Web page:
November 11, 2006

We Still Have to Change Some Minds on Gay Marriage

Filed under: Random Stuff — Bob Gifford @ 10:04 pm

It was great to see the Arizona voters reject an initiative that would ban gay marriage. Unfortunately, seven other states approved similar initiatives.

I’ve long been optimistic regarding the legalization of gay marriage within the next decade or so, mainly for demographic reasons. Younger voters have much less of a problem with gay marriage than older voters. Since the exit poll data is available online, I figured this was a chance to test my theory. For the Arizona, Virginia and Wisconsin gay marriage ban propositions, here are the percentage voting yes for the four age bands provided in the exit polling data (they also have data on Tennessee’s ban initiative, but for some reason it isn’t broken out into these four age bands.)

gay marriage bans exit polling by ageIn each of these three states, voters under 30 are more open to gay marriage than voters over 60. There is a 15% drop in the percentage approving a gay marriage ban between those over 60 and under 30 in Arizona, an 11% drop in Virginia, and an astounding 27% drop in Wisconsin. (As an aside, it’s interesting that voters that came of age during the 60s and 70s had a lower percentage voting for the bans in every state than voters that came of age in the 80s and early 90s. My generation really is more tolerant and open-minded than the generation immediately following us.)

Given this generational shift in attitudes towards gay marriage, I’ve been thinking that we could just wait it out, since between elections some of the over 60 voters will have died, thereby becoming ineligible to vote (except in Chicago), and will have been replaced by new, younger voters. I did a quck back of the napkin calculation to see how rapidly the Wisconsin election results might change, assuming that on average voters stop voting at 75, new voters vote in the same proportions as the under 30 voters did in this election, and everyone else stays the same.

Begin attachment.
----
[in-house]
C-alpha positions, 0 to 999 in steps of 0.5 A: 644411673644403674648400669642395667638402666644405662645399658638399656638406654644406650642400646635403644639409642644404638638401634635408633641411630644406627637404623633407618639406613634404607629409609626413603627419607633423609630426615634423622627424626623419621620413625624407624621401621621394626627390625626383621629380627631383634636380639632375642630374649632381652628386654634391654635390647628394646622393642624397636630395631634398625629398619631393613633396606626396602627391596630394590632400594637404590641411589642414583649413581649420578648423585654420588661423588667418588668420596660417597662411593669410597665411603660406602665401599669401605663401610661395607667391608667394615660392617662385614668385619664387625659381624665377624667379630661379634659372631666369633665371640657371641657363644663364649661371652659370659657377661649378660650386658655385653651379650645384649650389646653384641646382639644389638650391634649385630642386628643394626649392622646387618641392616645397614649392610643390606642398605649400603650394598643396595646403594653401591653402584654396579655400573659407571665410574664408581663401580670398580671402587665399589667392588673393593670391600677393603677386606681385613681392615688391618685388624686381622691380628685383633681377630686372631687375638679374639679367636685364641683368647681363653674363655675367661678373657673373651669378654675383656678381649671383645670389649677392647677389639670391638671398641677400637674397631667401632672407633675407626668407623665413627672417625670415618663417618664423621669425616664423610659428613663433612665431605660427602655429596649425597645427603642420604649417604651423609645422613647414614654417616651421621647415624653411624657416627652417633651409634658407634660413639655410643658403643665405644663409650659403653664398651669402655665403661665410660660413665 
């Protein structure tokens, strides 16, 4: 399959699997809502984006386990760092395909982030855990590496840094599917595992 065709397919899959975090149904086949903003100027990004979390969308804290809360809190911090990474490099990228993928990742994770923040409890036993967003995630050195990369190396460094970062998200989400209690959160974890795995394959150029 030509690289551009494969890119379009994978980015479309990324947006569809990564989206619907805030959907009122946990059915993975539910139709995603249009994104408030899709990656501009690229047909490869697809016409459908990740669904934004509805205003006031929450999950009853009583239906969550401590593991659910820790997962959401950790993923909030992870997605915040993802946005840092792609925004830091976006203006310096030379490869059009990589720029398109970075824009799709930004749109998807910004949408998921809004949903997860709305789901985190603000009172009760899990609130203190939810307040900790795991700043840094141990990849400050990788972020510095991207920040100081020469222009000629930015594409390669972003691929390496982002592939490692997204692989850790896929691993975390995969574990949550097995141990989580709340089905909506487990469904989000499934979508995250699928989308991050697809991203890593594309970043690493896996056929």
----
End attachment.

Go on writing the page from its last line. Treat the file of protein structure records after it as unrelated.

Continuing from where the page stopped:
Unfortunately, this demographic shift only makes half a percentage point difference in the vote totals per year. This means that we would have to wait about 18 years for Wisconsin to move from 59% to 49.9% in favor of the gay marriage ban.

I can’t wait that long. And since a majority of under 30 voters in Virginia voted for the ban, they’ll never approve gay marriage at this rate.

So we can’t just sit back and let demography be our destiny. We have to change people’s minds about gay marriage now instead of letting nature take its course. We don’t have enough time to wait.

1 Comment

  1. i find it interesting to contemplate the reasons why social movements succeed or fail. i don’t think broad-based public support is necessarily a prerequisite. although i’m no student of history, i would guess that the women’s suffrage movement and the civil rights movement of the 50’s/60’s, to give two examples, were not strongly supported by a great percentage of the population at those times. what they probably did have was a fairly narrow but very strong and relentless base of support that was willing to take their fight to the streets (and, when possible, to the halls of power, e.g. JFK & LBJ).

    i see gay marriage getting a fair amount of air time in this country, but i don’t necessarily see a strong grass-roots movement behind it yet (that doesn’t mean it doesn’t exist; i may very well just not be aware of it). i guess what i’m saying is it will take more than ballot initiatives to make this happen. it will take an active campaign to put the issue before people, to frame it as a civil rights-type issue (which i believe it is).

    this theory may be a little out there, but i’m wondering if it’s possible that the gay community is too comfortable. after all, as much homophobia as there exists in this country, it doesn’t seem (at least on the surface) like gays have it as bad as women did in the early part of the 20th century, or blacks in, well, most of the 20th century. but that’s obviously a very broad assessment.

    Comment by Eric — November 14, 2006 @ 8:07 am

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